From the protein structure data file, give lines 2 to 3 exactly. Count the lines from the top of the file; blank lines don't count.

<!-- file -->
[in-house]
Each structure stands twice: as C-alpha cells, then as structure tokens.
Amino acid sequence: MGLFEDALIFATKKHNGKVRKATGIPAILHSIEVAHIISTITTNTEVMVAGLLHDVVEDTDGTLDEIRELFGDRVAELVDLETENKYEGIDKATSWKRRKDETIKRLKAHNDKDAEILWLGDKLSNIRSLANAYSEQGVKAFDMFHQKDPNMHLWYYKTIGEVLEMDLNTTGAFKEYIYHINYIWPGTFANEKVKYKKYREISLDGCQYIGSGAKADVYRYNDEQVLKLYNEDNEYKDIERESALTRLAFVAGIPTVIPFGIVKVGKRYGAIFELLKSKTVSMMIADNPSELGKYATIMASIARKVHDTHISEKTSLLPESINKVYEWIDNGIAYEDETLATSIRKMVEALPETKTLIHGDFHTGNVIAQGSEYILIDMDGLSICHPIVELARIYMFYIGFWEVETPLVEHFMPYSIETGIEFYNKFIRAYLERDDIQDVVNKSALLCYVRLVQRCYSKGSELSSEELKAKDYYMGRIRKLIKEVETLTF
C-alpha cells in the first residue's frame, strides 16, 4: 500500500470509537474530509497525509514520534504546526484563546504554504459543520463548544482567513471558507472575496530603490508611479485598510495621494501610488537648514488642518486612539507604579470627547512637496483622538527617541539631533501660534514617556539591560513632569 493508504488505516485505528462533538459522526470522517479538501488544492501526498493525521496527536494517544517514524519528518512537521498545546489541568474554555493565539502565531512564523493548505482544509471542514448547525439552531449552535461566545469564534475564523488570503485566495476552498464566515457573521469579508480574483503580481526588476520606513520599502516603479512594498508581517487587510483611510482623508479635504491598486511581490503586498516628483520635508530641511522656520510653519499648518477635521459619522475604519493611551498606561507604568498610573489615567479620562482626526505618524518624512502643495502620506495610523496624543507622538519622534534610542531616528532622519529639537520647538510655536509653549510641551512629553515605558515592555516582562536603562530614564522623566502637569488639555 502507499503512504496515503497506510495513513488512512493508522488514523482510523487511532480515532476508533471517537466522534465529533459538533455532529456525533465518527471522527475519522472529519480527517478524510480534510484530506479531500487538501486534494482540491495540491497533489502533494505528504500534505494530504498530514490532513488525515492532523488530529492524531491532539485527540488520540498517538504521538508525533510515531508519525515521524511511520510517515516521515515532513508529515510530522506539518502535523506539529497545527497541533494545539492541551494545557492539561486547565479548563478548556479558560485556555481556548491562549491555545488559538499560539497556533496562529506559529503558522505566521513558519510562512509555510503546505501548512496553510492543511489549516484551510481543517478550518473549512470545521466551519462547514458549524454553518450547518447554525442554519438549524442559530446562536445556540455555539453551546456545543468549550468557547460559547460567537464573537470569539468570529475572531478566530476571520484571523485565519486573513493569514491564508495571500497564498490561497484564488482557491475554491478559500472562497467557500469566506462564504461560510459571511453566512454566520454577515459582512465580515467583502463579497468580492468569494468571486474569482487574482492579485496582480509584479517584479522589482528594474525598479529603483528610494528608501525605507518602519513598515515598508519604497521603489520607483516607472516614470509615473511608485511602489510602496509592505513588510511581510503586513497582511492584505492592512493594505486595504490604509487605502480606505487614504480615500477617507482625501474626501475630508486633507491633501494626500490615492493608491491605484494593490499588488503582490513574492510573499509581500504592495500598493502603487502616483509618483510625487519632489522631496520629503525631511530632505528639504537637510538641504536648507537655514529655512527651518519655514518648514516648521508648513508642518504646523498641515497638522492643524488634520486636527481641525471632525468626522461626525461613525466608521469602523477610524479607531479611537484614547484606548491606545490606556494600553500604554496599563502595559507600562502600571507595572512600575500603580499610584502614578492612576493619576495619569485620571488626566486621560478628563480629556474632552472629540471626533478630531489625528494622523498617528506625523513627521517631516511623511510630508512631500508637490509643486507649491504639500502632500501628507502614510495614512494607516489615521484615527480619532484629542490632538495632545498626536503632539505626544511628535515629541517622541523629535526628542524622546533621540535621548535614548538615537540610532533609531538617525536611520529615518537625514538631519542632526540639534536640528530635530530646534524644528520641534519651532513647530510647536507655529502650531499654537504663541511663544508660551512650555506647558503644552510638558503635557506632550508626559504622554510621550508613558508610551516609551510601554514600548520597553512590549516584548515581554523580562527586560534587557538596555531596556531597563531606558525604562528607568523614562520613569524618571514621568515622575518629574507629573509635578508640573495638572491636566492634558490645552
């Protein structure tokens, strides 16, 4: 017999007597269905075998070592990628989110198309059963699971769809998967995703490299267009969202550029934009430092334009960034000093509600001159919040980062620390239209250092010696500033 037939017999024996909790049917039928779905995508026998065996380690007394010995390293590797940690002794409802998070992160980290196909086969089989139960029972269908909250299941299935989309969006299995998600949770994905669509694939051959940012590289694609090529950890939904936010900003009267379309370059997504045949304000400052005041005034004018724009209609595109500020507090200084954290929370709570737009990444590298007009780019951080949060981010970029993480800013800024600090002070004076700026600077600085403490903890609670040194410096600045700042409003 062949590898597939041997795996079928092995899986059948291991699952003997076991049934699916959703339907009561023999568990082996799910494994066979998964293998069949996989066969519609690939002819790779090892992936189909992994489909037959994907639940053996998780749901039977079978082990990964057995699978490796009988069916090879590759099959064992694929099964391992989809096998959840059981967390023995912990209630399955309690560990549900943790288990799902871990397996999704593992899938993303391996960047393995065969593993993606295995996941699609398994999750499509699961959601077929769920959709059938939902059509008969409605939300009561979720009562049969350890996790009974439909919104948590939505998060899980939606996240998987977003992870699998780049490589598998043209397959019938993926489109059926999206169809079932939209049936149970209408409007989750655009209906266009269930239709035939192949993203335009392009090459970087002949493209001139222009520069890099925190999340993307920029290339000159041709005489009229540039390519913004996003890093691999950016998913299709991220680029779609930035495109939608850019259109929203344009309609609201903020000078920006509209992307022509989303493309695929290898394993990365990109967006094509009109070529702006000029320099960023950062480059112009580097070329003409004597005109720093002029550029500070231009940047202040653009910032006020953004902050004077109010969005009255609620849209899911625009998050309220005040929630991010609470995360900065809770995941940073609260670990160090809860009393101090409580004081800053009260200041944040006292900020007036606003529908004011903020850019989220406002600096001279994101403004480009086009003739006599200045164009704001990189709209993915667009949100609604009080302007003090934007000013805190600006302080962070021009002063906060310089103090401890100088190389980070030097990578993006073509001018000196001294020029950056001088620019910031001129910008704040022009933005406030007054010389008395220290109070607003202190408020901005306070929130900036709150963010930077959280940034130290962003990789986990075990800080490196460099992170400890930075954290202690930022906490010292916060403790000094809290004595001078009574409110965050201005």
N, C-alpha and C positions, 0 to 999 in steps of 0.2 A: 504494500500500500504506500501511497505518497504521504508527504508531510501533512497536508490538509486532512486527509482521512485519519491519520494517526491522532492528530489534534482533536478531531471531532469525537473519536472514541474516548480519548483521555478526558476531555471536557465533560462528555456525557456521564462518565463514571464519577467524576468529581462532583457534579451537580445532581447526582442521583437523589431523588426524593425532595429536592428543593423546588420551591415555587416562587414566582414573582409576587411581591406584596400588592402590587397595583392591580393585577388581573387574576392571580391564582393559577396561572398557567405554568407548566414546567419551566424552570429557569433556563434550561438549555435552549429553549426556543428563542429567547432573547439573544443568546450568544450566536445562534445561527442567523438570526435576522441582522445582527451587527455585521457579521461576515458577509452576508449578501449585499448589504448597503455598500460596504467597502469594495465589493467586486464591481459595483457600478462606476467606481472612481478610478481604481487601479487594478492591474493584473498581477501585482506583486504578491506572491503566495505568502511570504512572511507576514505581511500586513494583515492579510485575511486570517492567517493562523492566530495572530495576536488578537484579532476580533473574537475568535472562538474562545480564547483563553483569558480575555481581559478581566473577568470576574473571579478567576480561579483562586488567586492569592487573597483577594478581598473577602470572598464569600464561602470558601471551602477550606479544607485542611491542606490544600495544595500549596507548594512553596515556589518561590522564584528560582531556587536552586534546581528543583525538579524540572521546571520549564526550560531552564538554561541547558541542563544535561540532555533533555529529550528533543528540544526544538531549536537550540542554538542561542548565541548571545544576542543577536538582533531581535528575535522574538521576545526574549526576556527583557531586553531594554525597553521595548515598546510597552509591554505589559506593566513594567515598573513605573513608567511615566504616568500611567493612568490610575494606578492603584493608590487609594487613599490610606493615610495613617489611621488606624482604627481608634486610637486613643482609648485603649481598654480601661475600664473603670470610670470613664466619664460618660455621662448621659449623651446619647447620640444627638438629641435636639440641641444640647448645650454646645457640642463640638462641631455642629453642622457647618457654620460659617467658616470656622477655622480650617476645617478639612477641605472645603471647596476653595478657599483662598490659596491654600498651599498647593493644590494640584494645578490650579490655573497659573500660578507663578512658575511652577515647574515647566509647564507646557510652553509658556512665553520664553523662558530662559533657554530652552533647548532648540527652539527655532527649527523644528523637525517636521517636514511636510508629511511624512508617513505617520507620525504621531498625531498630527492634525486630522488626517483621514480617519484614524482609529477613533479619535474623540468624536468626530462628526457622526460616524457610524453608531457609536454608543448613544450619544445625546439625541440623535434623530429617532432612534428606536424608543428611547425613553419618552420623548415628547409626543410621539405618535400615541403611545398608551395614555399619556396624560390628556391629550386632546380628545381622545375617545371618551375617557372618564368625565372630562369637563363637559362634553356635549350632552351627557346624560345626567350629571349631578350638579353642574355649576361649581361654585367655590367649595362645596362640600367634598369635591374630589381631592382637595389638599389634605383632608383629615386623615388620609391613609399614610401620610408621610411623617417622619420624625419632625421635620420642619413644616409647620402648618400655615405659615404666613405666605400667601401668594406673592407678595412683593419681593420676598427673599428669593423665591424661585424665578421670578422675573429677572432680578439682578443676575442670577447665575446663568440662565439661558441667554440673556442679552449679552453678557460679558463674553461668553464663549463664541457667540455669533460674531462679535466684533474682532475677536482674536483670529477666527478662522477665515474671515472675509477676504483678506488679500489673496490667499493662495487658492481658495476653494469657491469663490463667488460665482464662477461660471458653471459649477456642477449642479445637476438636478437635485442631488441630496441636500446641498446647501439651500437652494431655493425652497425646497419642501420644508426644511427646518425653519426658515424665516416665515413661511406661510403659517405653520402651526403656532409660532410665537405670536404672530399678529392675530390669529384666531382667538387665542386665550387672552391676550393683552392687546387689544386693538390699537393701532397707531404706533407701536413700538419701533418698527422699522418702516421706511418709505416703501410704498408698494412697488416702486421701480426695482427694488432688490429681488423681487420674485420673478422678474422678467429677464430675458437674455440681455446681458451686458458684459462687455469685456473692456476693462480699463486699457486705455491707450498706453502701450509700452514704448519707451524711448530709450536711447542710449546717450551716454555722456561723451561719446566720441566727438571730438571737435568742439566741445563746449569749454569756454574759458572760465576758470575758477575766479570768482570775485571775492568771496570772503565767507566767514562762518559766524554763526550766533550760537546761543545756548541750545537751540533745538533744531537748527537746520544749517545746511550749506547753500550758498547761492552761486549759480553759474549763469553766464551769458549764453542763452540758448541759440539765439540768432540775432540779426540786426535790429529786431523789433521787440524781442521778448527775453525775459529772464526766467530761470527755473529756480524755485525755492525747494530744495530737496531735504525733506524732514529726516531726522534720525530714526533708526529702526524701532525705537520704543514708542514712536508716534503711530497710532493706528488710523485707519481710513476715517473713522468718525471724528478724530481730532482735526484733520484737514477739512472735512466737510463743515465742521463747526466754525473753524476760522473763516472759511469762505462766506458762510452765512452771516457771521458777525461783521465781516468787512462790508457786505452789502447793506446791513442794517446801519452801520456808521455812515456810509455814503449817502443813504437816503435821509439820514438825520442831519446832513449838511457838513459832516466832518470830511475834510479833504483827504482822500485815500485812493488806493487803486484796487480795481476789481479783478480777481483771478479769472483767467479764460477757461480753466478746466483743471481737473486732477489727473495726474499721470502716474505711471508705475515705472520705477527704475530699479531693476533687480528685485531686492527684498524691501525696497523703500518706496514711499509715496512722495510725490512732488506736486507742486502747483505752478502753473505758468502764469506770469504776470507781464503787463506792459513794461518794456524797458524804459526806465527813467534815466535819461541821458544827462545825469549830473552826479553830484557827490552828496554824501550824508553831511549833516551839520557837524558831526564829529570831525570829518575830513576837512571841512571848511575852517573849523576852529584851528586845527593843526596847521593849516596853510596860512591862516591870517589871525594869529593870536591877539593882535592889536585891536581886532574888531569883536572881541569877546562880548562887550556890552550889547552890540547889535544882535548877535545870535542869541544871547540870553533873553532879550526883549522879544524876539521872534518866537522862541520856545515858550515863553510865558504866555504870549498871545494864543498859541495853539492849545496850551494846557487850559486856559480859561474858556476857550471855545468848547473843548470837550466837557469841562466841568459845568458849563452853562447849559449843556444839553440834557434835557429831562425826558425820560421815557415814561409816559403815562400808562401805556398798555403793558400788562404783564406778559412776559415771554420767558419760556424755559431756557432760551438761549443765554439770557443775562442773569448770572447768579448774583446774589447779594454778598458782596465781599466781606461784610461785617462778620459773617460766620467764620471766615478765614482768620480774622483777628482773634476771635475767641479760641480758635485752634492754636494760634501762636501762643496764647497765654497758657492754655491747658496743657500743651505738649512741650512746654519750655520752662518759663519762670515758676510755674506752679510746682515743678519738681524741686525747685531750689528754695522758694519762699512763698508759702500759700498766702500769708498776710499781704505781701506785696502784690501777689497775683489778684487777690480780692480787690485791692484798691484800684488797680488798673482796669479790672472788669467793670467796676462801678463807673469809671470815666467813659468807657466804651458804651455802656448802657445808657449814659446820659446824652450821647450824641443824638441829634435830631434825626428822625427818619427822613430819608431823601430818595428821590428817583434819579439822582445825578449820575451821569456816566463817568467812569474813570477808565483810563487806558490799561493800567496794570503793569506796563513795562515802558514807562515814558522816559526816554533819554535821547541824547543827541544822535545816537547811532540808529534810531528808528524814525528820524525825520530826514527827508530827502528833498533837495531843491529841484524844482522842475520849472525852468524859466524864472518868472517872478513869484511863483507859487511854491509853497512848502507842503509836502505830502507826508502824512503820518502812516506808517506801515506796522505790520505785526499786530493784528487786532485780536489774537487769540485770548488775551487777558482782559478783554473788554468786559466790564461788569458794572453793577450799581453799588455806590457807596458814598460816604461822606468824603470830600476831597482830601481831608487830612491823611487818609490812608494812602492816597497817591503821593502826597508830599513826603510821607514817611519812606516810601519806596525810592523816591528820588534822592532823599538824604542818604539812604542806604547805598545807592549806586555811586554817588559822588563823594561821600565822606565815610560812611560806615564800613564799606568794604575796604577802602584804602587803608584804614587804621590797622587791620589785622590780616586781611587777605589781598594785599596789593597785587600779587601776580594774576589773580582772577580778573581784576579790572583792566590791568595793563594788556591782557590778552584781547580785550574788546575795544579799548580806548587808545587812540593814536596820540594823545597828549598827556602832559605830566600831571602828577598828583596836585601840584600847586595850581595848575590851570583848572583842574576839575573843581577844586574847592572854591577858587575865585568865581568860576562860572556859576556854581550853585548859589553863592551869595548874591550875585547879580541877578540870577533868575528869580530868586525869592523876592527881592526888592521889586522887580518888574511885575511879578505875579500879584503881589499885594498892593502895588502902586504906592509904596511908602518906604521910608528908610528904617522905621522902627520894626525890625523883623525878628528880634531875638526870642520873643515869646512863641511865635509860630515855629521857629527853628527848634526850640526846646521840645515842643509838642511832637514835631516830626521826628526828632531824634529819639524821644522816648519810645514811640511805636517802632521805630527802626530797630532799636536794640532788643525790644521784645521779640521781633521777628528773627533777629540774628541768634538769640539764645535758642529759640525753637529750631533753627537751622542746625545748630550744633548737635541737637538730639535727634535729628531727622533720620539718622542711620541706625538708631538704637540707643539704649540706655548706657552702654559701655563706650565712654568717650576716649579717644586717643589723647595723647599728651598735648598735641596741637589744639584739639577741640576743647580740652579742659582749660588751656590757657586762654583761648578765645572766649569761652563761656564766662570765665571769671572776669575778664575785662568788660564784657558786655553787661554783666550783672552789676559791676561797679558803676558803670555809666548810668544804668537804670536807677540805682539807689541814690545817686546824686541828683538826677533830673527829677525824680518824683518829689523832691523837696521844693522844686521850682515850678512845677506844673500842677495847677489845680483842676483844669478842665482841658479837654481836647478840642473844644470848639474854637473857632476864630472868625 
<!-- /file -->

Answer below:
Each structure stands twice: as C-alpha cells, then as structure tokens.
Amino acid sequence: MGLFEDALIFATKKHNGKVRKATGIPAILHSIEVAHIISTITTNTEVMVAGLLHDVVEDTDGTLDEIRELFGDRVAELVDLETENKYEGIDKATSWKRRKDETIKRLKAHNDKDAEILWLGDKLSNIRSLANAYSEQGVKAFDMFHQKDPNMHLWYYKTIGEVLEMDLNTTGAFKEYIYHINYIWPGTFANEKVKYKKYREISLDGCQYIGSGAKADVYRYNDEQVLKLYNEDNEYKDIERESALTRLAFVAGIPTVIPFGIVKVGKRYGAIFELLKSKTVSMMIADNPSELGKYATIMASIARKVHDTHISEKTSLLPESINKVYEWIDNGIAYEDETLATSIRKMVEALPETKTLIHGDFHTGNVIAQGSEYILIDMDGLSICHPIVELARIYMFYIGFWEVETPLVEHFMPYSIETGIEFYNKFIRAYLERDDIQDVVNKSALLCYVRLVQRCYSKGSELSSEELKAKDYYMGRIRKLIKEVETLTF